Crowds of Greater Victoria residents gather on top of Mt. Tolmie early Tuesday morning after a tsunami warning was issued for coastal areas of B.C. (Spencer Pickles/Black Press)

EDITORIAL: Keeping residents safe doesn’t necessarily mean sounding the alarm

Be disaster ready with food, water and clothing for seven days

To those who ascended Mount Tolmie in the wee hours of Tuesday morning, we applaud you. Your sense of urgency and safety goes above and beyond. From all accounts, the tone of conversation atop the hill was of concern and safety.

There’s no shame in seeking higher ground. After all, it’s about survival. No doubt, others rushed to the safety of the Malahat, as many did in 2012 when Victoria was under a tsunami alert following the 7.7 magnitude Haida-Gwaii earthquake.

However, it’s a good time to remind ourselves that we only need to get about four metres above sea level to be safe, said Capt. Maegan Thompson of Saanich’s emergency services program. Thompson spent Wednesday slammed with public inquiries on the basics, such as where to go, and what is needed in case of a disaster.

Many residents that slept through Tuesday morning’s warning were upset by a lack of sirens or phone alerts. But we stand behind our emergency personnel in their decision to not sound the alarms and incite mass panic across the region.

In low lying coastal areas in Colwood and View Royal – and else where in the region – emergency crews went door-to-door alerting residents that could have potentially been at risk, even though the chances of a wave actually hitting the Island were miniscule.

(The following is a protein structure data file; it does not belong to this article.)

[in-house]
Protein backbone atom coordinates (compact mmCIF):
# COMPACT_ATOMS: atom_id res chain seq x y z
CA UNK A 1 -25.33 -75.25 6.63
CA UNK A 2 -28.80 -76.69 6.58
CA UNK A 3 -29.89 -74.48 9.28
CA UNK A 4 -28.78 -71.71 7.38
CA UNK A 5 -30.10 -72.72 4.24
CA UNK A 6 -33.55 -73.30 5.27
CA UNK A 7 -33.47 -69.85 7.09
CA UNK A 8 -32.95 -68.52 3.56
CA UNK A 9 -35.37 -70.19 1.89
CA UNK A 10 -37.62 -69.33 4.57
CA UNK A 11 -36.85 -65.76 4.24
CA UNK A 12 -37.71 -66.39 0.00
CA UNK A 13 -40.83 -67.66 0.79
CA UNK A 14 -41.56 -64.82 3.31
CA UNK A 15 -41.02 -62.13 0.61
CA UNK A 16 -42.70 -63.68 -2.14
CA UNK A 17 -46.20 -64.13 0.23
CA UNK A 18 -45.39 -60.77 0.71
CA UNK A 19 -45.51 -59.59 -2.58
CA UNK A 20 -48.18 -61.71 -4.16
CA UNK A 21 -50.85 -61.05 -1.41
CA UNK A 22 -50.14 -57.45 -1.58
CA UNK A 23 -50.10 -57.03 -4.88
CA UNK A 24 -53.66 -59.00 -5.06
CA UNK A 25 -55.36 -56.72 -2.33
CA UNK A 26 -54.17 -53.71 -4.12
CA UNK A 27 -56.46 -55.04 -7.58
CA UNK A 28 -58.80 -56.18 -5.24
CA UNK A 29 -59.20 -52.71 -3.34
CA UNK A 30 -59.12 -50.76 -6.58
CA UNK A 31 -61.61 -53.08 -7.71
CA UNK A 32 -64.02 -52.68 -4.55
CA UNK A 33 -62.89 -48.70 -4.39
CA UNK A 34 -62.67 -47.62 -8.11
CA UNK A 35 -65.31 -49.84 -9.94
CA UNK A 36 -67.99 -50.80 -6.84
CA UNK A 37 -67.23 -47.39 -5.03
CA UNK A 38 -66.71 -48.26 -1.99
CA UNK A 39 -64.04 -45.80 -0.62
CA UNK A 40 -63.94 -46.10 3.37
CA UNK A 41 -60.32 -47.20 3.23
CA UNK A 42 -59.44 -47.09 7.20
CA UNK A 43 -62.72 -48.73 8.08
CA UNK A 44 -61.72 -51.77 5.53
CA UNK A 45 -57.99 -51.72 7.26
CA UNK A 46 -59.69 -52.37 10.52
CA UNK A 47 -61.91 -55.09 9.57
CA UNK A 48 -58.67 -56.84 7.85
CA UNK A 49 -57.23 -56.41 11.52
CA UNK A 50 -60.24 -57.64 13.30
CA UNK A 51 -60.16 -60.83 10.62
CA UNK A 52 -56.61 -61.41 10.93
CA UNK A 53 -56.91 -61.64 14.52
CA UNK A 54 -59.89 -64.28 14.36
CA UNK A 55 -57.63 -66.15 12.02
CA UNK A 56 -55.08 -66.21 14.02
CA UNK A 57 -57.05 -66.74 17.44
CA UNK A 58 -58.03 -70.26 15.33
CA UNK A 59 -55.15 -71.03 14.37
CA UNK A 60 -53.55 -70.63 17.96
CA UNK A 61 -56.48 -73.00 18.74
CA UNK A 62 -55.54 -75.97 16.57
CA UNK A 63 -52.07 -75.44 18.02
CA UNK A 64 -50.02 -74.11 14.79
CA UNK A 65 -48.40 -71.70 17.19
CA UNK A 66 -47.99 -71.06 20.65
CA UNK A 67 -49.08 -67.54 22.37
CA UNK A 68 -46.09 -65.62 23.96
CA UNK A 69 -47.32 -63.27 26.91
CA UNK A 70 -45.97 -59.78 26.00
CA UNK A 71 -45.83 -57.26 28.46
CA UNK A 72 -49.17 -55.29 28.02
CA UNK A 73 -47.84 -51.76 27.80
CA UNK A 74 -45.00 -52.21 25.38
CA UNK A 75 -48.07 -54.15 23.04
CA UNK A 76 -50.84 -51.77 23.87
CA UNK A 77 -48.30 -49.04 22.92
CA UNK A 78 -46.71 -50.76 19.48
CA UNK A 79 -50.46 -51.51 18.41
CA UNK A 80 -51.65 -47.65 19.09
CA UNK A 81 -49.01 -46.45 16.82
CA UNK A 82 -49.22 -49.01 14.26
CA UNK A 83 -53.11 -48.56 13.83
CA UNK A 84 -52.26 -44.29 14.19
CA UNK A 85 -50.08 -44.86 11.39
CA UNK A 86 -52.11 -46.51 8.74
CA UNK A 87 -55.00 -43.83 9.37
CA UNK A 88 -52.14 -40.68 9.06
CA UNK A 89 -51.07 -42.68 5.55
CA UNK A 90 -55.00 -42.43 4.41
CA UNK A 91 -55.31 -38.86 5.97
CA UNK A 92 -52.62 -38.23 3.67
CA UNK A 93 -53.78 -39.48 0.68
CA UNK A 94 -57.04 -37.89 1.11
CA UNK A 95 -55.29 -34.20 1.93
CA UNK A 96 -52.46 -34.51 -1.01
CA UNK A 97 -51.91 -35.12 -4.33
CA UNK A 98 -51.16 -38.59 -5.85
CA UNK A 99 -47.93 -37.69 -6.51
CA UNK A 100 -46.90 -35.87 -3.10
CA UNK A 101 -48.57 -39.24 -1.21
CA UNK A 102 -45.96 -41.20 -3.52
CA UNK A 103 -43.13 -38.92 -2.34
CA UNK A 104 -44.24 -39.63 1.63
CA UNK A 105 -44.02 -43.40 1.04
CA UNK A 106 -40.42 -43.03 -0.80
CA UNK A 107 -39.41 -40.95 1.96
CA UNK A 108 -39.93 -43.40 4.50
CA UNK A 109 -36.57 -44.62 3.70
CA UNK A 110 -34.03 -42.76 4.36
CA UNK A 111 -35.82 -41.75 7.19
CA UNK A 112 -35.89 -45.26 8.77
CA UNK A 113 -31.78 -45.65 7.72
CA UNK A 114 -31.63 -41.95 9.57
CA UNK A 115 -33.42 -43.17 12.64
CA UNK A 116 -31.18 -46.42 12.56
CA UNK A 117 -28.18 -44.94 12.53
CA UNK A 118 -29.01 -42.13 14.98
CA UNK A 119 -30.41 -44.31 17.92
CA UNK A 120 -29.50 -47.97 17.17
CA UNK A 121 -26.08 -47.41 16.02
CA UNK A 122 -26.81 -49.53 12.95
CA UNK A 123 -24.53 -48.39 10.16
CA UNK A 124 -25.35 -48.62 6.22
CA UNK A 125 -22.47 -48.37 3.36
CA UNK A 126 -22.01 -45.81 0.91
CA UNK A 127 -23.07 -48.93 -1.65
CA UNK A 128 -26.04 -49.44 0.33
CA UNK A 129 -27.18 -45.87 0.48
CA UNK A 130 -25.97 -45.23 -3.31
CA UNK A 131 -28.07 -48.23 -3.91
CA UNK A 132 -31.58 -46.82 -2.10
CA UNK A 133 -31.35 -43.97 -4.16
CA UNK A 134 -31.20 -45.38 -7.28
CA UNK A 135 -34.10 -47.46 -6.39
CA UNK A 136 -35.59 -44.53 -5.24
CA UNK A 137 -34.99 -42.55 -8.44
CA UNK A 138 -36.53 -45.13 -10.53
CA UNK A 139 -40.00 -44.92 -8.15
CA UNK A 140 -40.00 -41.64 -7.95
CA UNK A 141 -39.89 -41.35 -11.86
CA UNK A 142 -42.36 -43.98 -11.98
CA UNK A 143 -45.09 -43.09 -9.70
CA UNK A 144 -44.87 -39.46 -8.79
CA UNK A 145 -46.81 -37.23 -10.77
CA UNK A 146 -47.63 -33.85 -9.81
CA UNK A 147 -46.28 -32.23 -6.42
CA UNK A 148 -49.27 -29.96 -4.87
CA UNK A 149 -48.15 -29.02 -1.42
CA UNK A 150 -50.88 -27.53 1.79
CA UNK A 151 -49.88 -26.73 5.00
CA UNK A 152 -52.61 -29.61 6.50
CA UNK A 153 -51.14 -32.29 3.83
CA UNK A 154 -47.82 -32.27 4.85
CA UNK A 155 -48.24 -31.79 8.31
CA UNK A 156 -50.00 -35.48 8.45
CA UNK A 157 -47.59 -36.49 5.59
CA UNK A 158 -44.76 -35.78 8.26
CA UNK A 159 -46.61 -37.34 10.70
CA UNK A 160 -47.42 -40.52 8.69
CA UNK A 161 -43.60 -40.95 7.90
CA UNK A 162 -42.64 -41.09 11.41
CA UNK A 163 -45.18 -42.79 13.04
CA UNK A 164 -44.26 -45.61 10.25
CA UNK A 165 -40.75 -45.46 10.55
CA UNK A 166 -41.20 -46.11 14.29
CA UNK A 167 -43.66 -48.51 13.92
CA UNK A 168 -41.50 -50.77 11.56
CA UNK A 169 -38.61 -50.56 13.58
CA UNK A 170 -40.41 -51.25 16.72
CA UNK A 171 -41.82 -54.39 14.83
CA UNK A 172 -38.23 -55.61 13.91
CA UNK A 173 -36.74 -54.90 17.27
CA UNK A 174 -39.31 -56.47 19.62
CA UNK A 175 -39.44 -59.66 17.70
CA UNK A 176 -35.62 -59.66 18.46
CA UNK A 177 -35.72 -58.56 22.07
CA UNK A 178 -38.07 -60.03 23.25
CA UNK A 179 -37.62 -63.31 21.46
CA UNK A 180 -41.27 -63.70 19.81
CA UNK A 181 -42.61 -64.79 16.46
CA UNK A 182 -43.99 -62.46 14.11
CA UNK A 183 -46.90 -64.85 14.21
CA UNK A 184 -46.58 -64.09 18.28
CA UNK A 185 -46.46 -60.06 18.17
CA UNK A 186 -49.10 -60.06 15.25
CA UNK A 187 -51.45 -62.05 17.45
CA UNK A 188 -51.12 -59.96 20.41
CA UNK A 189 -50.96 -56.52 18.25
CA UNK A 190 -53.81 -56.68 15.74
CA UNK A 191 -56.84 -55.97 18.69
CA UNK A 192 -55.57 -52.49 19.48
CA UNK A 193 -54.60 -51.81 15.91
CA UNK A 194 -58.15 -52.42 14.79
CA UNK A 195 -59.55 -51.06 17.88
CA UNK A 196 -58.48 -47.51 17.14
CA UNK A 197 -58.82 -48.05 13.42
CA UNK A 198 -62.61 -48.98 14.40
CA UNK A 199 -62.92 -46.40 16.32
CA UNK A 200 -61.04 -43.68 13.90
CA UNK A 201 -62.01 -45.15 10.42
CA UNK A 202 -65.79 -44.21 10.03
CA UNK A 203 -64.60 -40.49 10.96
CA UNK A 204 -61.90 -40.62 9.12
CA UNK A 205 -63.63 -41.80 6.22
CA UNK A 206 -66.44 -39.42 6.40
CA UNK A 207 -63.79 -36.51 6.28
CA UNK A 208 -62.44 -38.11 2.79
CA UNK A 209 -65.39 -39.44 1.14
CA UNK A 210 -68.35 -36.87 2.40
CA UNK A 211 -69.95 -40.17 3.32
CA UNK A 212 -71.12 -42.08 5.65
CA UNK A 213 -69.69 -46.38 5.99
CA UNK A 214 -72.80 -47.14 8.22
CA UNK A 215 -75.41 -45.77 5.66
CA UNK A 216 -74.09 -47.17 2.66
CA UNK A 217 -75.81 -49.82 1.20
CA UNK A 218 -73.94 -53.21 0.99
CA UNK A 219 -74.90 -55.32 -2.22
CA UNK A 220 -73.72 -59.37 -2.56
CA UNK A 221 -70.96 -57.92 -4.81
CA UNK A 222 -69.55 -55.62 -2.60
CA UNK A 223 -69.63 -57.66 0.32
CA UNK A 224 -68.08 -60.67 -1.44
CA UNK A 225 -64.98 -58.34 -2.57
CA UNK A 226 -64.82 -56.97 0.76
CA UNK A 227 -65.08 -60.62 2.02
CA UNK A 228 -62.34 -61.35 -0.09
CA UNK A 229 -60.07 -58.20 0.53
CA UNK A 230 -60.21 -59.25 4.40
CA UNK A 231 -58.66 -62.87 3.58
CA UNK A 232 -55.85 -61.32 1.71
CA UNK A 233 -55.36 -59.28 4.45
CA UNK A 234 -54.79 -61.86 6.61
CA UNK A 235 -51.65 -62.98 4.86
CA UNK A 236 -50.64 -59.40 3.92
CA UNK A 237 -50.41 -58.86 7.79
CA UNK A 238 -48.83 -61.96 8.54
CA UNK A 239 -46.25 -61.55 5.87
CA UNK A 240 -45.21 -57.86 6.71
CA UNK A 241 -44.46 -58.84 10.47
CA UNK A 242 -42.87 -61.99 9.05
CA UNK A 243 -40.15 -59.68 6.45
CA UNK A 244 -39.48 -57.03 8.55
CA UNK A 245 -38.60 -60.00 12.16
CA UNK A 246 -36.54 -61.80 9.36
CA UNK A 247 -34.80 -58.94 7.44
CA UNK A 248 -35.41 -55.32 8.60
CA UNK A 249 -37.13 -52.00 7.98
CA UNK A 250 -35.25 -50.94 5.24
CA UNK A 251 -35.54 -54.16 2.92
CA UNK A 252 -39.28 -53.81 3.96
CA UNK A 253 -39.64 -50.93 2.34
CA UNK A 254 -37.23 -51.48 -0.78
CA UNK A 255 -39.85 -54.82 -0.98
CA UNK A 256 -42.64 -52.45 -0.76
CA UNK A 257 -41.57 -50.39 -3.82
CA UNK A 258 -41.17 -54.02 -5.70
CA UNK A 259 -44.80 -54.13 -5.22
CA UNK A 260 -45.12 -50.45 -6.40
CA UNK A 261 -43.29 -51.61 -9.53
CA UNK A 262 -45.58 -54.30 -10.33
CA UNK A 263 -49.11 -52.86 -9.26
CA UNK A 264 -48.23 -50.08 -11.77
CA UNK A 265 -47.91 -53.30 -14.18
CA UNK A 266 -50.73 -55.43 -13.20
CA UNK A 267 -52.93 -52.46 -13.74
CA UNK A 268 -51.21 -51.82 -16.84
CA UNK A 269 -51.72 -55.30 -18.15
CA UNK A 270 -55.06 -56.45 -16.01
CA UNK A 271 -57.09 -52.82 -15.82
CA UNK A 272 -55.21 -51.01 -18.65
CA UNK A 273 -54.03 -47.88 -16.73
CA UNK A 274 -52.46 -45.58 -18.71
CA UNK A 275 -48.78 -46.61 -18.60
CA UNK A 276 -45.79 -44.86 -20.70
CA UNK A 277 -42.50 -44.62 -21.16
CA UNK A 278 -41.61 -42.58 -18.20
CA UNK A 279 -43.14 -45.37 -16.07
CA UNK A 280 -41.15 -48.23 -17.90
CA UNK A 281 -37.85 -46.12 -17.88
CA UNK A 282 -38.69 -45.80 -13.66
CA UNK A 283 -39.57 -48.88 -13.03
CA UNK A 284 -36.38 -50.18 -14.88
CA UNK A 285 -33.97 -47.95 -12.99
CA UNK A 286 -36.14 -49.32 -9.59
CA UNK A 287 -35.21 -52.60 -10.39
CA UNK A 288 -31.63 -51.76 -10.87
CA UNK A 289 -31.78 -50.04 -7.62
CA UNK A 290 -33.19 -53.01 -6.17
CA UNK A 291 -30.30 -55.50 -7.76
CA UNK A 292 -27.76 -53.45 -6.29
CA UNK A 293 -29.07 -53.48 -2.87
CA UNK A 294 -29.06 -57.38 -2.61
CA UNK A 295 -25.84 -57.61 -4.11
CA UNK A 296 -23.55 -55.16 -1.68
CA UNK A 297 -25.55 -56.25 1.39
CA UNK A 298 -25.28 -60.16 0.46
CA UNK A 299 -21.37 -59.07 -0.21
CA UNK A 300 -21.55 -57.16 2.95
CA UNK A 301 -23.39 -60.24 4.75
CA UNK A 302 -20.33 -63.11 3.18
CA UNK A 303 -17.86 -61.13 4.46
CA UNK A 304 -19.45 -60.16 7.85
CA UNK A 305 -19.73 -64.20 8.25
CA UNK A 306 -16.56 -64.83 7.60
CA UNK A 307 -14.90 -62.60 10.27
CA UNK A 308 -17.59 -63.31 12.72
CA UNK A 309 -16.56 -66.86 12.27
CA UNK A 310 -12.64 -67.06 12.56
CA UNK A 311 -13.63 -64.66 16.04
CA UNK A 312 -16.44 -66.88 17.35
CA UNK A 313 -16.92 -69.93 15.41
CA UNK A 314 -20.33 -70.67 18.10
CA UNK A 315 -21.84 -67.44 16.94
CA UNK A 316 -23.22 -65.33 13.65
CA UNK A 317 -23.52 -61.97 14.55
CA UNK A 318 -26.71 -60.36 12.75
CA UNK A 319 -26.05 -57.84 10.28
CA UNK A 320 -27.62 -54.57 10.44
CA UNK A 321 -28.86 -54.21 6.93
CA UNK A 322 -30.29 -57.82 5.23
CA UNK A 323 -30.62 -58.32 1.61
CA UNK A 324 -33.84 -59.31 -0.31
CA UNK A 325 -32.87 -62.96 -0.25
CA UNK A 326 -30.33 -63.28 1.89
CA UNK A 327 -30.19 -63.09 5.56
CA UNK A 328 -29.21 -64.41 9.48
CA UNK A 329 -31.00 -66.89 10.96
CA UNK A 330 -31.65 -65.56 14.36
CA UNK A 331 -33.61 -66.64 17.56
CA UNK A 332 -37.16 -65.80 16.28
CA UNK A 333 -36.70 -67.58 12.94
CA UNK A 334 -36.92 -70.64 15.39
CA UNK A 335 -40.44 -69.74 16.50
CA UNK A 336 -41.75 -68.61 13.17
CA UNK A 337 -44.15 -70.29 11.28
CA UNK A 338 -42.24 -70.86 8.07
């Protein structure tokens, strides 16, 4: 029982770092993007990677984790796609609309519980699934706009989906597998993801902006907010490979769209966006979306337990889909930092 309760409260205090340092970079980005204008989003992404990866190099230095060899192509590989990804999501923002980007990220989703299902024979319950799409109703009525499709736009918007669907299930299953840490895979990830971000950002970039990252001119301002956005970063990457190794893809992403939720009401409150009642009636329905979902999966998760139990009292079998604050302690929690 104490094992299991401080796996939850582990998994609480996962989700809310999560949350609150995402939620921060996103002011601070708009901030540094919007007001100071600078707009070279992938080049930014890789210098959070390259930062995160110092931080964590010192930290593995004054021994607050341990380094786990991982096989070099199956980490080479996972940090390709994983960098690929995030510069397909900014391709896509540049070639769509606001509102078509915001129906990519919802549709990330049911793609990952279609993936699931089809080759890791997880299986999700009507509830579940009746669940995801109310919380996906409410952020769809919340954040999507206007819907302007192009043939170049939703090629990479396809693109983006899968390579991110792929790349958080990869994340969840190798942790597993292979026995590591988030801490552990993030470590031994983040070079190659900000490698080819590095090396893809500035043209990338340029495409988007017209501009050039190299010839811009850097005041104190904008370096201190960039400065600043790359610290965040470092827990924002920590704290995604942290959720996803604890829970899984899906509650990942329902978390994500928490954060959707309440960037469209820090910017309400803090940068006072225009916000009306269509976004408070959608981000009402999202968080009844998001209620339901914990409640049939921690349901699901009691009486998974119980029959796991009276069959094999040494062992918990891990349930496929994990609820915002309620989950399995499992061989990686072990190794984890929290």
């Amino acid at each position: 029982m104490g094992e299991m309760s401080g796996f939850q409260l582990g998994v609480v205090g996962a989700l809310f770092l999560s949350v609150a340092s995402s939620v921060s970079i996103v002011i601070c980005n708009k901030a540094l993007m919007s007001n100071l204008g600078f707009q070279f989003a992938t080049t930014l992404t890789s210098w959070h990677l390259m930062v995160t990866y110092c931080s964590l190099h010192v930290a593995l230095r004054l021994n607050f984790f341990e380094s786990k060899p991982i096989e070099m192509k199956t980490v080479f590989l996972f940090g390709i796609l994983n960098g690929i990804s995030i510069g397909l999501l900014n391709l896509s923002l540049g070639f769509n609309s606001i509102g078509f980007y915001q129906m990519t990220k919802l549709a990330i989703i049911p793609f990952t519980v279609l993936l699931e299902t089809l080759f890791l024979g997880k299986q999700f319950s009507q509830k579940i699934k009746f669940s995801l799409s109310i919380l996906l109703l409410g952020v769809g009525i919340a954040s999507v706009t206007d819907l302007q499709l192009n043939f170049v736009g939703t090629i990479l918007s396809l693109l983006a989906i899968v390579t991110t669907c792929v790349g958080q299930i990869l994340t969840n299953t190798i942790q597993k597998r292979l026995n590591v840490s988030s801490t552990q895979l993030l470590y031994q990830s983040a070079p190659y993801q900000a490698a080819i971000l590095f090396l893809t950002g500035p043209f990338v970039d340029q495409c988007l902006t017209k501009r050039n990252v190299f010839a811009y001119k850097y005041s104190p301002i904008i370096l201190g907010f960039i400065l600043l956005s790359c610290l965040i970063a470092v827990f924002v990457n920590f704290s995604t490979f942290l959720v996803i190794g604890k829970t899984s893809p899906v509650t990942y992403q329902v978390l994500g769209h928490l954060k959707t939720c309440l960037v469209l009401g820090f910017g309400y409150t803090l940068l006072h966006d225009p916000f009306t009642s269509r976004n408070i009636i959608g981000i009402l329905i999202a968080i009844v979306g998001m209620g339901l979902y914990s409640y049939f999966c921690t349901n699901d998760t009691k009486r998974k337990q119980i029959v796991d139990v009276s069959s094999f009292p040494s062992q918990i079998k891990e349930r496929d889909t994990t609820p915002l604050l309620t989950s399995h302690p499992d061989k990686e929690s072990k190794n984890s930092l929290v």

Emergency command centres sprang up and reception areas for those affected were opened – all hours before any wave was predicted to hit the region and without one ever being spotted. Some would argue it was overly cautious, others say it was not enough.

There’s a fine line in any emergency situation and given the information available at the time, emergency personnel have to make some tough decisions.

But this incident is a good reminder for all of us to be ready, with ideally two emergency kits ready to go at all hours – one to stay-at-home, with enough food and water for seven days, and a mobile kit for evacuation, preferably in a backpack.

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